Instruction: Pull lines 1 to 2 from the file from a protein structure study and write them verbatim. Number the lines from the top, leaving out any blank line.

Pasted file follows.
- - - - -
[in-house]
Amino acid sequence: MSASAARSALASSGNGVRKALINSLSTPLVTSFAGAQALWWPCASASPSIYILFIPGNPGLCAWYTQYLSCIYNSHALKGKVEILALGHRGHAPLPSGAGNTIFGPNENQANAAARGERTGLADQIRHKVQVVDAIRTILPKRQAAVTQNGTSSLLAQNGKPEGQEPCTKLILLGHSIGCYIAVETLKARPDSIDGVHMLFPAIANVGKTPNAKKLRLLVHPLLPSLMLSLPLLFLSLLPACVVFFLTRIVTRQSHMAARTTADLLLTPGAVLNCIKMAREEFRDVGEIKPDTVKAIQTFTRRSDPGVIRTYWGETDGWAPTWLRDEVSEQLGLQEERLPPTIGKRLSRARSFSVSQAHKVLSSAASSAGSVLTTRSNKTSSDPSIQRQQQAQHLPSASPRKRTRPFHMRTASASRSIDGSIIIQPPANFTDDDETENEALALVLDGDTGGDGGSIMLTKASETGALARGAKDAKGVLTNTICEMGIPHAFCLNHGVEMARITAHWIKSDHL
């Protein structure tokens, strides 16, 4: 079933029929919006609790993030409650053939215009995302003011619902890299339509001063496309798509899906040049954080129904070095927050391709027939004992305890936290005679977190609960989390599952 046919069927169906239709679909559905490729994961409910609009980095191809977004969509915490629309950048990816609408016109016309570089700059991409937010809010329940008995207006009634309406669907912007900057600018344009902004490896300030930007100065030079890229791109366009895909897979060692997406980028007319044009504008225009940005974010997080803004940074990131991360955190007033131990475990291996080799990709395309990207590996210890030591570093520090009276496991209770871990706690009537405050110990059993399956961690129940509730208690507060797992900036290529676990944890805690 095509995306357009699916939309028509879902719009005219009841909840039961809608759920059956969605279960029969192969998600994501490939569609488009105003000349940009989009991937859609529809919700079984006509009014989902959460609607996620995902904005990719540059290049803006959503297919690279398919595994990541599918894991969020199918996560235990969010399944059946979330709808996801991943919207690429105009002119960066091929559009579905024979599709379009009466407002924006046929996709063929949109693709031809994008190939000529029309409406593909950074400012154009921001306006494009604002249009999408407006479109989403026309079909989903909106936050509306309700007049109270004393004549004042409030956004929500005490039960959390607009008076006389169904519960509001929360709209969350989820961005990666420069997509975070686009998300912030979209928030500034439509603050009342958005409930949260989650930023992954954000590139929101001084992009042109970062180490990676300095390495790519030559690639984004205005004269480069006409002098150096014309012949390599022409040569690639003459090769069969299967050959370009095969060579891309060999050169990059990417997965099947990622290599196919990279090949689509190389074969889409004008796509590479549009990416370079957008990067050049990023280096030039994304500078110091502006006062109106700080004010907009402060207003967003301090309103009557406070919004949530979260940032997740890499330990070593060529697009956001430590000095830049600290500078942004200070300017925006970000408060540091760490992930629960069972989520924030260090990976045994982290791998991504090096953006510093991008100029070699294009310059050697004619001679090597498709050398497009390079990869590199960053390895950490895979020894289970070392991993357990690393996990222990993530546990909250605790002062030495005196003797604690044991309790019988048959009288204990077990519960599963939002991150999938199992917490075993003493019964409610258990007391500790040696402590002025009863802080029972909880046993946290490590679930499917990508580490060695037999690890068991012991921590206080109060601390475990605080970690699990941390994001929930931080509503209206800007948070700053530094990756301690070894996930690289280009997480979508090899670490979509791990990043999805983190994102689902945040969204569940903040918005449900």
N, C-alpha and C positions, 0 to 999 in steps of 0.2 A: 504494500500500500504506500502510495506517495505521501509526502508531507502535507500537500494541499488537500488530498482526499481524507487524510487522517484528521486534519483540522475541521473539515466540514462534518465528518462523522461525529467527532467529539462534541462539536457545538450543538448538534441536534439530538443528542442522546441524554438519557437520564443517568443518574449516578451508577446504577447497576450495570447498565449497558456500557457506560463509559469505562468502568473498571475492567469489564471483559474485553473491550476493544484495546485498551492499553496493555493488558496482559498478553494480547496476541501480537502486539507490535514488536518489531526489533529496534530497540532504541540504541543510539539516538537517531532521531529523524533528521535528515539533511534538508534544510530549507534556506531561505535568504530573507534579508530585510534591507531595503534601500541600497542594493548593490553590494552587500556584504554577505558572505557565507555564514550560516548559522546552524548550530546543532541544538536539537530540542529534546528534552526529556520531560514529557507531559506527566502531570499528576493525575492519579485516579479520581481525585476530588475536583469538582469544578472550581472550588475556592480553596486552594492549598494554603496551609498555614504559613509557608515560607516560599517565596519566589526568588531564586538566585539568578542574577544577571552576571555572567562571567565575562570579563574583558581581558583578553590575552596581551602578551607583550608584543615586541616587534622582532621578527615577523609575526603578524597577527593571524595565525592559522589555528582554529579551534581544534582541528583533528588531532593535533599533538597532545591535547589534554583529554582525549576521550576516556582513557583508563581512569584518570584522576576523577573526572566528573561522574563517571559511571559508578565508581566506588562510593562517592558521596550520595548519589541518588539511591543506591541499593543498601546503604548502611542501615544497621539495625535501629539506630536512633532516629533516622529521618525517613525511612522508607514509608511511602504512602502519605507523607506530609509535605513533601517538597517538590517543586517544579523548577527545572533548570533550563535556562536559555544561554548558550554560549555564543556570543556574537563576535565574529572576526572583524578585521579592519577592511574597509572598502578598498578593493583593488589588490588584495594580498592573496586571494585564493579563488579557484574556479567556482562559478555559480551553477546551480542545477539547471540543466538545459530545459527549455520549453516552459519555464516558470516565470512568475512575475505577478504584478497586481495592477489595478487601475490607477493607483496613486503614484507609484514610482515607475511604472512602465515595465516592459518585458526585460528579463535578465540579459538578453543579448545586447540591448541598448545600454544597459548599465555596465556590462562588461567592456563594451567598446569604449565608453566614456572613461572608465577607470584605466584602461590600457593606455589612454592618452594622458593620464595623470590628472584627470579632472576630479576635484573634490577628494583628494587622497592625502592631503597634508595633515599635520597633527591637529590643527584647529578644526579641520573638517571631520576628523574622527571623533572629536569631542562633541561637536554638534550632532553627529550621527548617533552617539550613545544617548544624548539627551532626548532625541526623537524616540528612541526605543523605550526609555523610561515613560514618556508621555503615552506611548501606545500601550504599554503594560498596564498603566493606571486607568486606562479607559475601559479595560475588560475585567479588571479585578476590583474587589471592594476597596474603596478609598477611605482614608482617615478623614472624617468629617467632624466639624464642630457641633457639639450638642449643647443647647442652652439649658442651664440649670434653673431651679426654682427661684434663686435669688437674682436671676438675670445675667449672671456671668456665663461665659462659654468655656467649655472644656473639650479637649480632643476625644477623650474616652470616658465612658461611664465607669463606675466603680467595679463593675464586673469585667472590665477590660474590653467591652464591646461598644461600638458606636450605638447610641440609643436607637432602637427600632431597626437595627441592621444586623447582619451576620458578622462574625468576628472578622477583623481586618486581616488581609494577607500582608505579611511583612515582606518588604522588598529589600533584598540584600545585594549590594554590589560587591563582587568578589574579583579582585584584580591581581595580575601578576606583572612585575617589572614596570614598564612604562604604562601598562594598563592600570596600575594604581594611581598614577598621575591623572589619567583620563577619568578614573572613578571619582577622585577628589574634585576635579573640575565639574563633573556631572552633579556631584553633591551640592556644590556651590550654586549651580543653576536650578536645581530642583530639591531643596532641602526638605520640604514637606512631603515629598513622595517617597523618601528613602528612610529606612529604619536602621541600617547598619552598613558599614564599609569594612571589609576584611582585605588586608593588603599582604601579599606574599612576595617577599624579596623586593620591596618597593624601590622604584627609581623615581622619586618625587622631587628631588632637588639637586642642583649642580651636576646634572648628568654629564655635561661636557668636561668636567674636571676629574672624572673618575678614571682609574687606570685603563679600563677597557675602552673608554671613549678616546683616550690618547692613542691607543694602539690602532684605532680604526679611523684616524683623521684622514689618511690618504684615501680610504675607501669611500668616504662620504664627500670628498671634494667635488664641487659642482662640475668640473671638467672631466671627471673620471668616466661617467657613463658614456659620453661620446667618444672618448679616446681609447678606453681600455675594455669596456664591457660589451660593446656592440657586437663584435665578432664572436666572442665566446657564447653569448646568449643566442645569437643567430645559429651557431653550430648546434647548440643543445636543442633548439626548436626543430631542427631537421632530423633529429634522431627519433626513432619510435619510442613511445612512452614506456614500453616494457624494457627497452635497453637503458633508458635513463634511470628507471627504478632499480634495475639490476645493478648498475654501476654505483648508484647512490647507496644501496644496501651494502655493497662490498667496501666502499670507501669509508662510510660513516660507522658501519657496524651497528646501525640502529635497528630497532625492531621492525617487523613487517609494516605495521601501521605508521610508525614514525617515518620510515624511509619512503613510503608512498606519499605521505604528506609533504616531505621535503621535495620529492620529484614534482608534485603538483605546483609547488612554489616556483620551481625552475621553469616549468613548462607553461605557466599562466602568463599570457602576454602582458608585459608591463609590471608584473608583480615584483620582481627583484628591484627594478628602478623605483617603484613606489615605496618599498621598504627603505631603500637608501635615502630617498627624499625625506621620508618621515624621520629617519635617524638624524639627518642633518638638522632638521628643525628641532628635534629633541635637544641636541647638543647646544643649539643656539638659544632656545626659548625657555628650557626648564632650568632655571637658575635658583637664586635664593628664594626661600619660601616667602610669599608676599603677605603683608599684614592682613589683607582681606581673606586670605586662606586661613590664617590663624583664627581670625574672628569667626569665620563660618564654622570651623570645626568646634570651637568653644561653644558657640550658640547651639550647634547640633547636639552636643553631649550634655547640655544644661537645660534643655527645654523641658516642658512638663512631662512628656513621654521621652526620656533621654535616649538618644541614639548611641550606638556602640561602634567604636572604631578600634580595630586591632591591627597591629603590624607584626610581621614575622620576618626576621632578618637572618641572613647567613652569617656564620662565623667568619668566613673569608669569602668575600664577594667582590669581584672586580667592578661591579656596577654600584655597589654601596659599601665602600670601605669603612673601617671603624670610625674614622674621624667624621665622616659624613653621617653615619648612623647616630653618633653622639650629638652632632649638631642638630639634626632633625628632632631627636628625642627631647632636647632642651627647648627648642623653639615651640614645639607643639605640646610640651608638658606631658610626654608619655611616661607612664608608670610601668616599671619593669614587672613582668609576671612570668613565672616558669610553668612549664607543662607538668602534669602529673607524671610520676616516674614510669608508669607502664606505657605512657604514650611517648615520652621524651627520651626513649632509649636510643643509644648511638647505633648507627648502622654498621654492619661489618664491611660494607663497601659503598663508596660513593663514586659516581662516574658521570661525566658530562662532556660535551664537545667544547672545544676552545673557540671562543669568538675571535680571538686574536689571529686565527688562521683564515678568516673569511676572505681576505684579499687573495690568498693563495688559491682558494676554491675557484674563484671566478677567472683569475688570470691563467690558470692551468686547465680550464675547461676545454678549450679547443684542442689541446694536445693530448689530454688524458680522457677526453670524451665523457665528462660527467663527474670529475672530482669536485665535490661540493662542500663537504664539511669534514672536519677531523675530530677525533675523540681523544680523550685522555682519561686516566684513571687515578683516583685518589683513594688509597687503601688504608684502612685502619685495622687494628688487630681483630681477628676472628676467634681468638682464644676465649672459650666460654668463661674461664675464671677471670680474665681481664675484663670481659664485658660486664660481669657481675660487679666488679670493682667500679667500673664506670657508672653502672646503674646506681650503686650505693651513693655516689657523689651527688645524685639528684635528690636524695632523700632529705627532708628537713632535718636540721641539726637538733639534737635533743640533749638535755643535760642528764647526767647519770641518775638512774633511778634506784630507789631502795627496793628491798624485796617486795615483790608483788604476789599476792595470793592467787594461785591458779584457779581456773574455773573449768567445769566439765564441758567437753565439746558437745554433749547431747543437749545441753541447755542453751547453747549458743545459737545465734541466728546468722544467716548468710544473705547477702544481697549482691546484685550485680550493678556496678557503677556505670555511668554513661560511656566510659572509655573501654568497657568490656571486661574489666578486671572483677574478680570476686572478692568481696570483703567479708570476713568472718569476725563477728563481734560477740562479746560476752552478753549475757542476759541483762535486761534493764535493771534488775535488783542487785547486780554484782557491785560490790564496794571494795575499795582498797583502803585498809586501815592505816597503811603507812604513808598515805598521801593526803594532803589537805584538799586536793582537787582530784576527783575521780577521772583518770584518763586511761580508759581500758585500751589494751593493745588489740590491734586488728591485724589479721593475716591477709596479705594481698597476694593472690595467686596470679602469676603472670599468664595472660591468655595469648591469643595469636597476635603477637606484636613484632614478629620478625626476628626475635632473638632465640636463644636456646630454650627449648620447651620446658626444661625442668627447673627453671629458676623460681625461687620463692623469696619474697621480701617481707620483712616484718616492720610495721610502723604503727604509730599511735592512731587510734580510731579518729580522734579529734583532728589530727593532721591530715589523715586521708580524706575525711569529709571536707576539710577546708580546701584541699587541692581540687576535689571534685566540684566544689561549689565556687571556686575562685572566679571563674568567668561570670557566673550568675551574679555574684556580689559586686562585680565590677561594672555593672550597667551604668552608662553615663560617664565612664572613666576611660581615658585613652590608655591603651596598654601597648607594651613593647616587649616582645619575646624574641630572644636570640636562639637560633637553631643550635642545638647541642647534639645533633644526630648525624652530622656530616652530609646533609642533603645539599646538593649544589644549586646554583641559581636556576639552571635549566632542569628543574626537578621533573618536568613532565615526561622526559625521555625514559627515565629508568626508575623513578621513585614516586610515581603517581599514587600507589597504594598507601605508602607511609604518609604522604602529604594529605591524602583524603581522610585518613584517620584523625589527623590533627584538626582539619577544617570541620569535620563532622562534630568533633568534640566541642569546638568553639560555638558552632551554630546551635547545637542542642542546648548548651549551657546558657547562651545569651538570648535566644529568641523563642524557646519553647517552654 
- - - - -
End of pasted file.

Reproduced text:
[in-house]
Amino acid sequence: MSASAARSALASSGNGVRKALINSLSTPLVTSFAGAQALWWPCASASPSIYILFIPGNPGLCAWYTQYLSCIYNSHALKGKVEILALGHRGHAPLPSGAGNTIFGPNENQANAAARGERTGLADQIRHKVQVVDAIRTILPKRQAAVTQNGTSSLLAQNGKPEGQEPCTKLILLGHSIGCYIAVETLKARPDSIDGVHMLFPAIANVGKTPNAKKLRLLVHPLLPSLMLSLPLLFLSLLPACVVFFLTRIVTRQSHMAARTTADLLLTPGAVLNCIKMAREEFRDVGEIKPDTVKAIQTFTRRSDPGVIRTYWGETDGWAPTWLRDEVSEQLGLQEERLPPTIGKRLSRARSFSVSQAHKVLSSAASSAGSVLTTRSNKTSSDPSIQRQQQAQHLPSASPRKRTRPFHMRTASASRSIDGSIIIQPPANFTDDDETENEALALVLDGDTGGDGGSIMLTKASETGALARGAKDAKGVLTNTICEMGIPHAFCLNHGVEMARITAHWIKSDHL